Taxi No Roman (Ludum Dare 36 Post-Mortem)

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August 31st, 2016 5:03 am





What have we learnt?

Coming back to Ludum Dare again (after skipping Ludum Dare 35) with the classic team setup with my best friend and artist, Isaac, made me realise how far we’ve came from 4 years ago when we’ve released our first embarrassingly incomplete game.

We’ve massively improved our games development skills when we started our university.  We have learnt not just technical-wise, but design-wise as well.  This game is the result of having the technical “know-how” culminated through GameMaker: Studio over the course of 5 years alongside with the game design knowledge that we’ve gathered over the years.

We have proven ourselves, that it’s okay to fail as long as we learn and improve to become better, and we’ve certainly did.  This is our best game we’ve made thus far.  BUT WE WON’T STOP IMPROVING!




This game has proven that what we’ve learnt thus far are on track, and that we’re not being misled into doing the wrong things.  We placed our best game design knowledge to test in this game.

This started with the game design itself.


The game design

The best gameplay always stem from the best idea first.  If your initial ideas are bad, there is a high possibility that your game may not do well (although you can always improve its premise).

We started out by dumping all of our ideas at the start of the jam in a Google Drive Doc.  We didn’t have any interesting lead until Isaac wrote down “Chariot racing”.

I said to myself, chariot racing is pretty generic, and other people may have taken it anyway.

But one instant idea came along (and I’m not pretty sure why and how), what if it’s Crazy Taxi’s gameplay WITH chariots?? :O

Min Jeat, who sat by my side, also thought that was a good idea as well.  And thus we began working towards that idea.


The best gameplay always stem from the best idea first.


I chose the top-down view for various reasons:

  • It’s easier to make top-down view gameplay in GameMaker: Studio.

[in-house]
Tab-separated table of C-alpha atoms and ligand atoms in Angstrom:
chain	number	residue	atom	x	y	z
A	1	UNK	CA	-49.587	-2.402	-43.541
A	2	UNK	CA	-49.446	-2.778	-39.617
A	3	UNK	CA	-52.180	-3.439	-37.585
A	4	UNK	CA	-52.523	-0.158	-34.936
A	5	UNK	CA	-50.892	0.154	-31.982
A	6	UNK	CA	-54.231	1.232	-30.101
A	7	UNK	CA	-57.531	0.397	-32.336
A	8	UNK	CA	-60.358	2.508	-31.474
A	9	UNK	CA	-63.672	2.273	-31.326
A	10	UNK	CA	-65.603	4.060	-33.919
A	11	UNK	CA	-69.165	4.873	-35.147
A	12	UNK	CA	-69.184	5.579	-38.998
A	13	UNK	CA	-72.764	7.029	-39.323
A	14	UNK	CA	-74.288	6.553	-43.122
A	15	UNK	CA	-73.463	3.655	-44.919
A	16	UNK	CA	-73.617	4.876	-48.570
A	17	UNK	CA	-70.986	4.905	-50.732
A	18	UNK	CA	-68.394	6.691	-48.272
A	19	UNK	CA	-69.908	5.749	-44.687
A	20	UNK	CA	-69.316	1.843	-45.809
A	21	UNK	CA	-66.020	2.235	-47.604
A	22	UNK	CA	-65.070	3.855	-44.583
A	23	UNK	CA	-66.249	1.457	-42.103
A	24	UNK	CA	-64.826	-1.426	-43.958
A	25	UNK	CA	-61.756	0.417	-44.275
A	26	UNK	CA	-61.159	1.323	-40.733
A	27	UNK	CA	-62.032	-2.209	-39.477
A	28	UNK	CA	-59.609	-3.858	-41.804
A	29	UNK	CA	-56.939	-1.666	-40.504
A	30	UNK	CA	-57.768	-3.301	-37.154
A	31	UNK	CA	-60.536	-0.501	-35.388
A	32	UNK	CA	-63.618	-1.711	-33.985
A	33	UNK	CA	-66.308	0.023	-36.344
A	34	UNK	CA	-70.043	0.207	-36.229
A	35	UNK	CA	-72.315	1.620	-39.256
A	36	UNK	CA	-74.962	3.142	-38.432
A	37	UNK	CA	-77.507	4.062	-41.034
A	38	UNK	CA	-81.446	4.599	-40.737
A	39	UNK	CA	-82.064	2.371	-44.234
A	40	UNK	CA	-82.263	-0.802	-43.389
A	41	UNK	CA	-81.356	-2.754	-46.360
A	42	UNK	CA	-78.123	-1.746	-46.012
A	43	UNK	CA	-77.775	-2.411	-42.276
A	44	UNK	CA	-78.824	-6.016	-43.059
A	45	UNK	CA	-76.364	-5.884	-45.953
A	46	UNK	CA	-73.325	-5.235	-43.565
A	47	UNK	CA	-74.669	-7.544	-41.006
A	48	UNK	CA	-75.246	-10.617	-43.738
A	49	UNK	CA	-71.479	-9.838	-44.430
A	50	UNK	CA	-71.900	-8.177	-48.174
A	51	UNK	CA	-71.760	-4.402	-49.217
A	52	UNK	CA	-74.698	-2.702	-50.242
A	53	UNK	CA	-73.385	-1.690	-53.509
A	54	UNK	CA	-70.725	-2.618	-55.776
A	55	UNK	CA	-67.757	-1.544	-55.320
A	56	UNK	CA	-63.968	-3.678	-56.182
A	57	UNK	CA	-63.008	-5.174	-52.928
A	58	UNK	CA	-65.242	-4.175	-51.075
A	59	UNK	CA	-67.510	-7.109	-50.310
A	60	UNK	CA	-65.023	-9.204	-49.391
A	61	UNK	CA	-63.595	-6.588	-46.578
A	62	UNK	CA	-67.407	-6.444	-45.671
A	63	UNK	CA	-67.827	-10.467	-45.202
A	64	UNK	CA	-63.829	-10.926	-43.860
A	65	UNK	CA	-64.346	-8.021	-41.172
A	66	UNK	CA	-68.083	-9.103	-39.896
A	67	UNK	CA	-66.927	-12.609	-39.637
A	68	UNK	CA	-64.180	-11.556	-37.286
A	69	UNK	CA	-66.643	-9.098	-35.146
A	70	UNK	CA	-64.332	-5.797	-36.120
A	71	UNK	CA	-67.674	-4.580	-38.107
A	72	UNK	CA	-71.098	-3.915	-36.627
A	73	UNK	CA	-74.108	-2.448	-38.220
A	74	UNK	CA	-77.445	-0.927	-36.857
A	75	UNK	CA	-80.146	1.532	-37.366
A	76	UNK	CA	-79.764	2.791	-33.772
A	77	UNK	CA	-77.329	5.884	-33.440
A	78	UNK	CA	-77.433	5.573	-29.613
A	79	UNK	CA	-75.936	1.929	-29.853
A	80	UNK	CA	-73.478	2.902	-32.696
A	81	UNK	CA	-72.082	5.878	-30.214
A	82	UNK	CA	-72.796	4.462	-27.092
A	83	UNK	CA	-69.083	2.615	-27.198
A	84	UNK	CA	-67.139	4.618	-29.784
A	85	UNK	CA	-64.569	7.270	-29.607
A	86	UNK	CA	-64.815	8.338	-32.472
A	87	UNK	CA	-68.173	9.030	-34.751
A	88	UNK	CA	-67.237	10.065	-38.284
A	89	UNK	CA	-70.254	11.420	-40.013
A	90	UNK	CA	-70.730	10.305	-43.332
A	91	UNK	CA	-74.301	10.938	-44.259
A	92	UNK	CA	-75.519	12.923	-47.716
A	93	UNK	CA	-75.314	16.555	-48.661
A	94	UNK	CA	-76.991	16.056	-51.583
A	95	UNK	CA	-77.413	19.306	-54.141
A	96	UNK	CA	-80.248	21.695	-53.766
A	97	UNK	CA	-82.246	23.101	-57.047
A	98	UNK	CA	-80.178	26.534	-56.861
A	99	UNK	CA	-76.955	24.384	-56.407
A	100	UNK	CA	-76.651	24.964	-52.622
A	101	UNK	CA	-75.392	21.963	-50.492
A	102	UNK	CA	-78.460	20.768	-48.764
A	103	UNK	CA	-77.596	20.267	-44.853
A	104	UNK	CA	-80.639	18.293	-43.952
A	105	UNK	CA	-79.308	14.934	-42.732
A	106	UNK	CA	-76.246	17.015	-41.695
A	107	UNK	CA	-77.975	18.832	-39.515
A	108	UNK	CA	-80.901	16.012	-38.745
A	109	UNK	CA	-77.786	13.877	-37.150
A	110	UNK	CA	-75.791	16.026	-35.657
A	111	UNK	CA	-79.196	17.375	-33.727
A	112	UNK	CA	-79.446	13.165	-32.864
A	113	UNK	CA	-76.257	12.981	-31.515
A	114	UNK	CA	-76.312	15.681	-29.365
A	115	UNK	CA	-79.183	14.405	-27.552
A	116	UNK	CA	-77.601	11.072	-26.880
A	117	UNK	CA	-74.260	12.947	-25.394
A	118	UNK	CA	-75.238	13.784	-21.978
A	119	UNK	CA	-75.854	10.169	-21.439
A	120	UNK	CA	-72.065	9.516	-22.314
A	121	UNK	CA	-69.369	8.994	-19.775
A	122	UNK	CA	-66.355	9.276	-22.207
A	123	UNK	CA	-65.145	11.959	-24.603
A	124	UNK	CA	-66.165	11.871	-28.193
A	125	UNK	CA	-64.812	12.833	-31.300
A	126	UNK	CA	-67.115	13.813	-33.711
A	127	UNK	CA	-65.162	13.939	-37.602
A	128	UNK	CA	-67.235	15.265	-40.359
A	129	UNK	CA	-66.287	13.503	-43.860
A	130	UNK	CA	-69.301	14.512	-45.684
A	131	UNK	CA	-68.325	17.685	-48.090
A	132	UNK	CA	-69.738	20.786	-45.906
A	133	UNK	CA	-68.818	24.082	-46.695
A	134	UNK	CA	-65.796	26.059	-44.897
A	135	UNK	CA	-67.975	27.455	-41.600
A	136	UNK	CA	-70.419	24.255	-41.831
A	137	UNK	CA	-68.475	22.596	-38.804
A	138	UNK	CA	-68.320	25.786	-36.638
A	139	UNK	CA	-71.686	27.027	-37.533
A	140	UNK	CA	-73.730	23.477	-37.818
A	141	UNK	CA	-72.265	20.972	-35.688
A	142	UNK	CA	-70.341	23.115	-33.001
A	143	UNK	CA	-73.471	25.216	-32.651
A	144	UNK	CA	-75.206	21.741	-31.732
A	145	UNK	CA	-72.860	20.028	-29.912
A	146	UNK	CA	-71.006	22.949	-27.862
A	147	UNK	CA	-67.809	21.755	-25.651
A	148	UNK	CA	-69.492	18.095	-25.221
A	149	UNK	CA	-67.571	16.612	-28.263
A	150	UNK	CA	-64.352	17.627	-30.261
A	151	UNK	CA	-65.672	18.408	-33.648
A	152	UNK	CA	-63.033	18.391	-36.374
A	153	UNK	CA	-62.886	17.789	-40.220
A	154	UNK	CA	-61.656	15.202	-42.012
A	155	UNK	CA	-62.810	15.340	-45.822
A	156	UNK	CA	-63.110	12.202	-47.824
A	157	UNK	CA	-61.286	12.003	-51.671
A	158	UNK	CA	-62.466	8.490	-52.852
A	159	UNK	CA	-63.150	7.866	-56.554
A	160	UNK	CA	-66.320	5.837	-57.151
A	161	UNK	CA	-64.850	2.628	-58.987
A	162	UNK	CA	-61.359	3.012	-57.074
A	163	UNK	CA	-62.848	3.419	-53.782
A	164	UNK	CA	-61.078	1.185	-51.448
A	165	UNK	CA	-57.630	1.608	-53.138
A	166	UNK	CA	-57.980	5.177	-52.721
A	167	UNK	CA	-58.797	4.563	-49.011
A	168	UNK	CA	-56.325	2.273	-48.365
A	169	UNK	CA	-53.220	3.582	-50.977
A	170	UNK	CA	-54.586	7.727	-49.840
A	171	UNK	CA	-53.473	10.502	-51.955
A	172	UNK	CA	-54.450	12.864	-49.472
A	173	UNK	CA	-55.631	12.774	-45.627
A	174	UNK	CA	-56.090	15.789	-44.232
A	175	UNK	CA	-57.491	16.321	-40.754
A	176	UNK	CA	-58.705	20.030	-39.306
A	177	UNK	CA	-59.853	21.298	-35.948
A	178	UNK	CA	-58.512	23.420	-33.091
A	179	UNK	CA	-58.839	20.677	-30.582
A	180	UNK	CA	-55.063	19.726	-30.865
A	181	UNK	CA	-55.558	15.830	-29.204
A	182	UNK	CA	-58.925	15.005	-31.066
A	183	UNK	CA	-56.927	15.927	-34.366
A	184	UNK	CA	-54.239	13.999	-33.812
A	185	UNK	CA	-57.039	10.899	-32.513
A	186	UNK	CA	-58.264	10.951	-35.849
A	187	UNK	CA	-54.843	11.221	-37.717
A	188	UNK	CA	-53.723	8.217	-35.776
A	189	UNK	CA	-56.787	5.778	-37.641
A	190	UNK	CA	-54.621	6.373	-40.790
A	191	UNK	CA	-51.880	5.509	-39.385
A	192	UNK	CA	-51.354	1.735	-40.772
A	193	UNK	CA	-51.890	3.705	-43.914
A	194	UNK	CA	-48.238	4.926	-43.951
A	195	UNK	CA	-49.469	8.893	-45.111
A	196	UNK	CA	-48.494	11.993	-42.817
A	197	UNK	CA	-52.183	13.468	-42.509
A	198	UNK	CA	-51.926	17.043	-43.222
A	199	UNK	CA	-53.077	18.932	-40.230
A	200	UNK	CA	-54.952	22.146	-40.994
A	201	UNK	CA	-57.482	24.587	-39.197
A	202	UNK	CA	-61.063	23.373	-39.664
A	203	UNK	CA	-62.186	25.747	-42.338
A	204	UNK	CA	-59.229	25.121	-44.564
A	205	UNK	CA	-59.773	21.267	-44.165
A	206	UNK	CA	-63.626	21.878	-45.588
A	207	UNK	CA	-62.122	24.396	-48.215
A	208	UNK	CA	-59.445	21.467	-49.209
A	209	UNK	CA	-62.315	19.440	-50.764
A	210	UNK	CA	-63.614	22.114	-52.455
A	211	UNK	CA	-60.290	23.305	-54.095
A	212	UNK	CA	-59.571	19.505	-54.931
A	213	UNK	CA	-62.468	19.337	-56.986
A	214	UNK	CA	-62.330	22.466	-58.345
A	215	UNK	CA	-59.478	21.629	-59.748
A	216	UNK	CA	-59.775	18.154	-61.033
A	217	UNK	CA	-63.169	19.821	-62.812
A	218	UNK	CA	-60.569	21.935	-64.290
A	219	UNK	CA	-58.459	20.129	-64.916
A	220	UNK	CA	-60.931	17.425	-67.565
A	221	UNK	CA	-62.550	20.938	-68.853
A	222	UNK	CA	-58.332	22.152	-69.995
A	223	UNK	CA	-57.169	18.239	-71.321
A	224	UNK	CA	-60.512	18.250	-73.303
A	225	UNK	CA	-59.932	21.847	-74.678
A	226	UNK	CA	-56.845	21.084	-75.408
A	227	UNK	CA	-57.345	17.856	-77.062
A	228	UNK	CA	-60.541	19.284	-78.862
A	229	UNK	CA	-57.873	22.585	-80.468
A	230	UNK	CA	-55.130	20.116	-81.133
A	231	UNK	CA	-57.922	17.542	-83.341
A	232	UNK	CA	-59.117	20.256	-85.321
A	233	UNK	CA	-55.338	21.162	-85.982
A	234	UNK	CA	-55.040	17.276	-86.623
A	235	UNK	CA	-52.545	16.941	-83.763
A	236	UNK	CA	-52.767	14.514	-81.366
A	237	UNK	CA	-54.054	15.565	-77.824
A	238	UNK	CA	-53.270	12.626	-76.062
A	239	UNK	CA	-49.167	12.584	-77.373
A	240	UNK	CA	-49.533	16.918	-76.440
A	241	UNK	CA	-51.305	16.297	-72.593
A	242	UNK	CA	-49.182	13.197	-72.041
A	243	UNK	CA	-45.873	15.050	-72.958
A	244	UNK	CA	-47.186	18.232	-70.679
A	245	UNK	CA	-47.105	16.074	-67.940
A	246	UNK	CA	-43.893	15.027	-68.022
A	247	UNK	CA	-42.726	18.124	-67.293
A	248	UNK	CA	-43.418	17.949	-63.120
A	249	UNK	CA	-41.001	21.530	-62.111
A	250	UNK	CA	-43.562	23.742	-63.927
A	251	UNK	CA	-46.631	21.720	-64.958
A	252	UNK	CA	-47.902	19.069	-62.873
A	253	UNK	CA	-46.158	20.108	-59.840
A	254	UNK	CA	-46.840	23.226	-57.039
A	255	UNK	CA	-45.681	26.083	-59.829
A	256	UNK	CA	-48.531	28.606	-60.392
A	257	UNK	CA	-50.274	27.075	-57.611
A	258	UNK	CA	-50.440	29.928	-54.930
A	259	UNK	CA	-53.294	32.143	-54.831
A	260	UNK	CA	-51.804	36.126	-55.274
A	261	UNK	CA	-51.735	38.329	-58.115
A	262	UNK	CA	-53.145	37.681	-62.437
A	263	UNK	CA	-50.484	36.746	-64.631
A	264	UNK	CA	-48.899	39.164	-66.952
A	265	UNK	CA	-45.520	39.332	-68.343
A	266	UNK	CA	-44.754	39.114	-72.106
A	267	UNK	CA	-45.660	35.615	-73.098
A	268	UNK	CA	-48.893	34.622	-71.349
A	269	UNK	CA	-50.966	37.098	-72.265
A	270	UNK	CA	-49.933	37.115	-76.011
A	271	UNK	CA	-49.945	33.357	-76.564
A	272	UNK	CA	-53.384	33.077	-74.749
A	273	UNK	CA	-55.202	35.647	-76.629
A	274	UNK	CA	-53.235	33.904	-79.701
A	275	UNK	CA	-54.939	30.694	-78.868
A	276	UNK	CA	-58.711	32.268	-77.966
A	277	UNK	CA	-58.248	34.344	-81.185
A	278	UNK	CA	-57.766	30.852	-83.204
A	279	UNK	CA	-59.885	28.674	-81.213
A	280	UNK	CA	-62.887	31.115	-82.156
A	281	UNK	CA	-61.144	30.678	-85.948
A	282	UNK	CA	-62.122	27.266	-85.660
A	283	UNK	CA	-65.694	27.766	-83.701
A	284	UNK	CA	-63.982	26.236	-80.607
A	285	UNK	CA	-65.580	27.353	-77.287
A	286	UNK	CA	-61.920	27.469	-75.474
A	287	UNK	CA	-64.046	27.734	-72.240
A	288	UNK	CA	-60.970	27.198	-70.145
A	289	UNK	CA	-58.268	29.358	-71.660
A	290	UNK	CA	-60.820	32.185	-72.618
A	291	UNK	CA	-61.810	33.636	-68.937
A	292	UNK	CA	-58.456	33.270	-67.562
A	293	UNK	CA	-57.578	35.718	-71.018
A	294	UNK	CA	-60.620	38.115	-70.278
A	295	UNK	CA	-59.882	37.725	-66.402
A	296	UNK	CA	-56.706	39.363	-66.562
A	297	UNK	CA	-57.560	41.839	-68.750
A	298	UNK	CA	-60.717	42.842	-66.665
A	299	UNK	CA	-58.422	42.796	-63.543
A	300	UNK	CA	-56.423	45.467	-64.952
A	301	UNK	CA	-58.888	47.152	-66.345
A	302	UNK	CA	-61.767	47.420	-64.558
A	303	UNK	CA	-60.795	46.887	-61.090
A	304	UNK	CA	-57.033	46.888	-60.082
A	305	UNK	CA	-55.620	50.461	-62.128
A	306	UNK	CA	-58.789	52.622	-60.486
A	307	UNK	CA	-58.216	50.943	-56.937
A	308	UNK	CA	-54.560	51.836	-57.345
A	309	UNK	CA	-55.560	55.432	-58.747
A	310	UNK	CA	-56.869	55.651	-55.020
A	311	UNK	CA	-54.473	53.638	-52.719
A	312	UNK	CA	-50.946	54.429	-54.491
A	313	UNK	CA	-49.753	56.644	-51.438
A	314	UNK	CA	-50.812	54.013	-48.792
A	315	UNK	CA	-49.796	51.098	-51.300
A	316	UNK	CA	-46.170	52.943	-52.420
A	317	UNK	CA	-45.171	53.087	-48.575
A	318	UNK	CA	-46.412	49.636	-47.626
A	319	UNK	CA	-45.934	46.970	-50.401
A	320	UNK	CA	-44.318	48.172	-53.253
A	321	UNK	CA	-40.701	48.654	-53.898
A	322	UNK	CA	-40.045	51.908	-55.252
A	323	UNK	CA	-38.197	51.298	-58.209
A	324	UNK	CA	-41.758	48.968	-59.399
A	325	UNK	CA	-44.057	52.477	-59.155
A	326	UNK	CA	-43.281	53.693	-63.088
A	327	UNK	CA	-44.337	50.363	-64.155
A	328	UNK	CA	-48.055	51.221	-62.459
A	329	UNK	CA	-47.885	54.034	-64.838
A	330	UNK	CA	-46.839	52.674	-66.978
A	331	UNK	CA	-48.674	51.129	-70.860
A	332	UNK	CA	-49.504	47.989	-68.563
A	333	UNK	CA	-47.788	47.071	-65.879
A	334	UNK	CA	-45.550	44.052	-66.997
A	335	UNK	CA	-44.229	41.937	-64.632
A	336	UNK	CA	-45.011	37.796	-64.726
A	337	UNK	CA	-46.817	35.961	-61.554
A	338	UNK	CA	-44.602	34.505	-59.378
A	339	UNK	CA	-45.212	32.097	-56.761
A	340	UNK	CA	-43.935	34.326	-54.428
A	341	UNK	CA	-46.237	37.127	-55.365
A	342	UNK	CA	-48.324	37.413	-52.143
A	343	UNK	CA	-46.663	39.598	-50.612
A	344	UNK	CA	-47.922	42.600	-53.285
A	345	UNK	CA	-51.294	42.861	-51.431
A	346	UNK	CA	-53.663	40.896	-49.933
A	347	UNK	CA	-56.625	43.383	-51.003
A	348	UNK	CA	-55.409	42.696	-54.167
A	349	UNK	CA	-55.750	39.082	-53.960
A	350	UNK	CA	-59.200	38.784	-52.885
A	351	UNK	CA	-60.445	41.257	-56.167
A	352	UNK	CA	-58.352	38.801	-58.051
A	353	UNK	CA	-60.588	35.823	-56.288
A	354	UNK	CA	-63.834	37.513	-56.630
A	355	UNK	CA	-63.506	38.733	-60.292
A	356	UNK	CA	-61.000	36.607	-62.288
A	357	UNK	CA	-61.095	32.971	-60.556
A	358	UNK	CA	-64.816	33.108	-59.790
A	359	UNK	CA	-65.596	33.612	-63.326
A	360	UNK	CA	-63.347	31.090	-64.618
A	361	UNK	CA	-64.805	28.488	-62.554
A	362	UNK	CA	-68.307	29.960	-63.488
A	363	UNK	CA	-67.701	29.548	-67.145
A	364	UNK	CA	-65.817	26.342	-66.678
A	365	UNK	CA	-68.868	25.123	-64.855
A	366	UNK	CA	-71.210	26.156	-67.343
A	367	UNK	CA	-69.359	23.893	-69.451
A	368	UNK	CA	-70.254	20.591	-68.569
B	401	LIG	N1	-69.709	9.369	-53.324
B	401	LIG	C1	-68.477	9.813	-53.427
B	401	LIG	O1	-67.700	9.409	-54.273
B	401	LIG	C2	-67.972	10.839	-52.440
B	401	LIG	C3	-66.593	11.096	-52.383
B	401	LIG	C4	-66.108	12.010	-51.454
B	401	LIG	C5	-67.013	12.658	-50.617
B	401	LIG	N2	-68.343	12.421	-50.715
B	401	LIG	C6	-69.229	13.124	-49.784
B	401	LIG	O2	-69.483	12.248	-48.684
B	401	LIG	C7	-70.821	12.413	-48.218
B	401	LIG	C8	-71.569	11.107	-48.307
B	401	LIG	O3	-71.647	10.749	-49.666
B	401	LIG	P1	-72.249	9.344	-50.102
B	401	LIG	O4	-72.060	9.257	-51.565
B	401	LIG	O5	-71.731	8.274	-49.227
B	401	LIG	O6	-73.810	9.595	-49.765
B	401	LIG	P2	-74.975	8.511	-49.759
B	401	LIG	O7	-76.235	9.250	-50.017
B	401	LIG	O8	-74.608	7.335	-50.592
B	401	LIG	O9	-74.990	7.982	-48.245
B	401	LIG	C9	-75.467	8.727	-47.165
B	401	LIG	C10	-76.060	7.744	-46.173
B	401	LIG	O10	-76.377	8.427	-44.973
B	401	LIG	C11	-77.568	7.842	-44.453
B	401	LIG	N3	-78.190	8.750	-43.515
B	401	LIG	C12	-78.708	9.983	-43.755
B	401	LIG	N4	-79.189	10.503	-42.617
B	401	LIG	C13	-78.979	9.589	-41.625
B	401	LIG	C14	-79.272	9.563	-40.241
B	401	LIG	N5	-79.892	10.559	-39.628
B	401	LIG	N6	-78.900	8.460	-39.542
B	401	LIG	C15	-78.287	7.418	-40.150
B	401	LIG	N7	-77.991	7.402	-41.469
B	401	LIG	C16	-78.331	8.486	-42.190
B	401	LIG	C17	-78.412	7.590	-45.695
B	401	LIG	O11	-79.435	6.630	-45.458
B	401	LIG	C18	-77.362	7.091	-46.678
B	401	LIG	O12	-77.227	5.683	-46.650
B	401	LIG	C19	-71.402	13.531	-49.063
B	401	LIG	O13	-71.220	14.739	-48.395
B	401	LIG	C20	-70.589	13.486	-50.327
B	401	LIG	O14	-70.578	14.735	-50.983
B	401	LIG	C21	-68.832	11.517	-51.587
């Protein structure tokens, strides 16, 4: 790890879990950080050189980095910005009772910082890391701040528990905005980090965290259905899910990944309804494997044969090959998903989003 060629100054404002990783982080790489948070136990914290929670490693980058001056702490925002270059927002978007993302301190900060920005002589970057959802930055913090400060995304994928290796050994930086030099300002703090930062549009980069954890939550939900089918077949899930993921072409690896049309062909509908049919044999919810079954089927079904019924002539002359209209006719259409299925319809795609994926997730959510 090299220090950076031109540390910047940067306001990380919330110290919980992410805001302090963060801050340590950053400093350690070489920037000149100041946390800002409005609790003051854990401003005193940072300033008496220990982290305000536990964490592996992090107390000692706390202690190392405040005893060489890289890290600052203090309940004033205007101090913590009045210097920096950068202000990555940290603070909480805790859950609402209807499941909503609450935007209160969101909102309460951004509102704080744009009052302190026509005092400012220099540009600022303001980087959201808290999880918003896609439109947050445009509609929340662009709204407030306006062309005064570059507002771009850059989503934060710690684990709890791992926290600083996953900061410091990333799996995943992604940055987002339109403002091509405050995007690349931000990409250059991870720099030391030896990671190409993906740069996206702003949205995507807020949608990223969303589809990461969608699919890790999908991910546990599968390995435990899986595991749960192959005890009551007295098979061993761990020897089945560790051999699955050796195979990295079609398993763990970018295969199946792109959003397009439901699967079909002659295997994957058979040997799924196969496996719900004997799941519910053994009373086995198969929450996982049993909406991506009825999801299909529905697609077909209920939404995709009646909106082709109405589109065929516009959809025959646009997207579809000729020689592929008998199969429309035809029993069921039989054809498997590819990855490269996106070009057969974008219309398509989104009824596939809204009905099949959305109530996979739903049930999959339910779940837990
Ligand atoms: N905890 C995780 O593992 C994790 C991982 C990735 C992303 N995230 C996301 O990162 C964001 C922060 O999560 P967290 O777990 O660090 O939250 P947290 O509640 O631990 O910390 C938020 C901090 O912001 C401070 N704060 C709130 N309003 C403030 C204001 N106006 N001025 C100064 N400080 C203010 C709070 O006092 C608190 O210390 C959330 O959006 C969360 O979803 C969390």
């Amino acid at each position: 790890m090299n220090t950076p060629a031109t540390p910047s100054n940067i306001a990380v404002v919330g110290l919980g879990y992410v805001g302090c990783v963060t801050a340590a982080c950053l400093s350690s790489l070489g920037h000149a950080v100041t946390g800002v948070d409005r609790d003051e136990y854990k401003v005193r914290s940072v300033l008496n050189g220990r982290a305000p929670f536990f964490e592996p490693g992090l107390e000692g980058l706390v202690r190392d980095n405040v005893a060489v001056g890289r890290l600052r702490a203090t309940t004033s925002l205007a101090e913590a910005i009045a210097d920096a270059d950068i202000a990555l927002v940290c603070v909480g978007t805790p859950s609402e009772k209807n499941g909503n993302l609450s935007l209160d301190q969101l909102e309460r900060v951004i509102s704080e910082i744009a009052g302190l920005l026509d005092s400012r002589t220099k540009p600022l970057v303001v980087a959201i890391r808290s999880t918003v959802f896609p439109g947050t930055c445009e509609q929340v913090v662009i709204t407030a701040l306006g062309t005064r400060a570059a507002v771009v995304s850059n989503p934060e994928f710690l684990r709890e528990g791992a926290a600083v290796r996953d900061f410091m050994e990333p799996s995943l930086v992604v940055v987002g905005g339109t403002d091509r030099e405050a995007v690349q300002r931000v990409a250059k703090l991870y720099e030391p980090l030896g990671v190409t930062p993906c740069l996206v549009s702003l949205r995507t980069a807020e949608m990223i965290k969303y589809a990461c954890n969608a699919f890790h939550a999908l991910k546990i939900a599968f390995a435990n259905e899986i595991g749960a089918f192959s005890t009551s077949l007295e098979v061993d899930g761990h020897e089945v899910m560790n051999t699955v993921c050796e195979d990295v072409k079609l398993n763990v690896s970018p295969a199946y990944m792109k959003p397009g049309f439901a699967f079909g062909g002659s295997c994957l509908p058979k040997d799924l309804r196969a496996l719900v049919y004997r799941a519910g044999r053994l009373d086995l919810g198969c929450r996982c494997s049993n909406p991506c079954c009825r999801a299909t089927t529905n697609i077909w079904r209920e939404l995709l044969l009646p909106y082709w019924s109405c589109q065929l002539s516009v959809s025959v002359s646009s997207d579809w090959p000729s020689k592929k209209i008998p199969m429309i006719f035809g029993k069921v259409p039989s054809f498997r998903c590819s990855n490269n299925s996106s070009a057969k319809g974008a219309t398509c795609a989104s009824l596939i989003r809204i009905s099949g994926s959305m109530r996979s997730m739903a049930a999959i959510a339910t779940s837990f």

• I’ve seen racing games made with a top-down view format and they’re pretty good as 2D games.
  • We have been experienced in making top-down view games, so this one was familiar to us.
  • It’s much more fun with physics!

I’ve also taken a few dynamic camera inspirations from GTA1/GTA2.  Plus, I’ve just recently learnt about how to make dynamic screen resolution (that tries to maintain pixel perfect in the world), camera movement and camera zooming.




We kept the simplicity of Crazy Taxi and went with it, developing only the most essential features first and then enhances it afterwards.  We’ve spent the most time on the actual gameplay itself and we’ve totally ignored the main menu, pause menu, and etc.

We’ve only planned to make the cutscene in order to bring the player in to realisation of what’s going on.  I simply gave the order to Isaac about the story which was plainly, “make a cutscene about a taxi driver watching TV then suddenly he was sucked back in time”. It was like this because in my opinion, great gameplay > story.


Great gameplay > story.


The game was intentionally made to be goofy to suit the game’s theme.  It’s supposed to be a light-hearted game which we don’t need any emotional rush 5 minutes into the game.

I’ve also decided that we’re going to attach the cart behind the horse, make player controls the horse, and let the physics affect the cart.  Physics in a fast-paced casual game is always fun :)




We’ve put the gameplay emphasis into:

  • The horse carriage movement – it must be responsive and fun to control.
  • Smoke particles – it creates a sense of motion and movement, and it’s effect is incredible!
  • Dynamic camera movement and zooming – having a static camera that just follows player around is quite boring and dull.
  • The picking up and dropping off passengers – we have to make sure that they work correctly and as intended.
  • Directional arrow pointing to the direction of the dropoff zone – it’s not fun if you don’t know where the target is.
  • Game performance.

And we only emphasized on these later on:

  • The countdown time.
  • The end game.
  • The fair system.
  • The background music.
  • Random pedestrians.
  • GUI.
  • Cutscene.




The main reason why we have lesser emphasis on these is because if the actual gameplay itself is not fun, all of these just does not add any value to the fun at all.